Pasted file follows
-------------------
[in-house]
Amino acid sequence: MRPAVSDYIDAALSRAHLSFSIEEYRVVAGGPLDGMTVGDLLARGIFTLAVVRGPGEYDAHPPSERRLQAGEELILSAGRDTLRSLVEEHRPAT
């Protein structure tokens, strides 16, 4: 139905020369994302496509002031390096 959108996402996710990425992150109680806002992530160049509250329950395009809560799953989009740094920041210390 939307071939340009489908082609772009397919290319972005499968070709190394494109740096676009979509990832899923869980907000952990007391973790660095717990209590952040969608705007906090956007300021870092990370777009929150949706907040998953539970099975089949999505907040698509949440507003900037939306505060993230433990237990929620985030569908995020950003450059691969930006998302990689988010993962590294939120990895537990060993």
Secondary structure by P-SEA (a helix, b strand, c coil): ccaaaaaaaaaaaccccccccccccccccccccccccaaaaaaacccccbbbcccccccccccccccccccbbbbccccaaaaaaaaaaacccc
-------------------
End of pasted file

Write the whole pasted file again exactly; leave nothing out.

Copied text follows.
[in-house]
Amino acid sequence: MRPAVSDYIDAALSRAHLSFSIEEYRVVAGGPLDGMTVGDLLARGIFTLAVVRGPGEYDAHPPSERRLQAGEELILSAGRDTLRSLVEEHRPAT
């Protein structure tokens, strides 16, 4: 139905020369994302496509002031390096 959108996402996710990425992150109680806002992530160049509250329950395009809560799953989009740094920041210390 939307071939340009489908082609772009397919290319972005499968070709190394494109740096676009979509990832899923869980907000952990007391973790660095717990209590952040969608705007906090956007300021870092990370777009929150949706907040998953539970099975089949999505907040698509949440507003900037939306505060993230433990237990929620985030569908995020950003450059691969930006998302990689988010993962590294939120990895537990060993």
Secondary structure by P-SEA (a helix, b strand, c coil): ccaaaaaaaaaaaccccccccccccccccccccccccaaaaaaacccccbbbcccccccccccccccccccbbbbccccaaaaaaaaaaacccc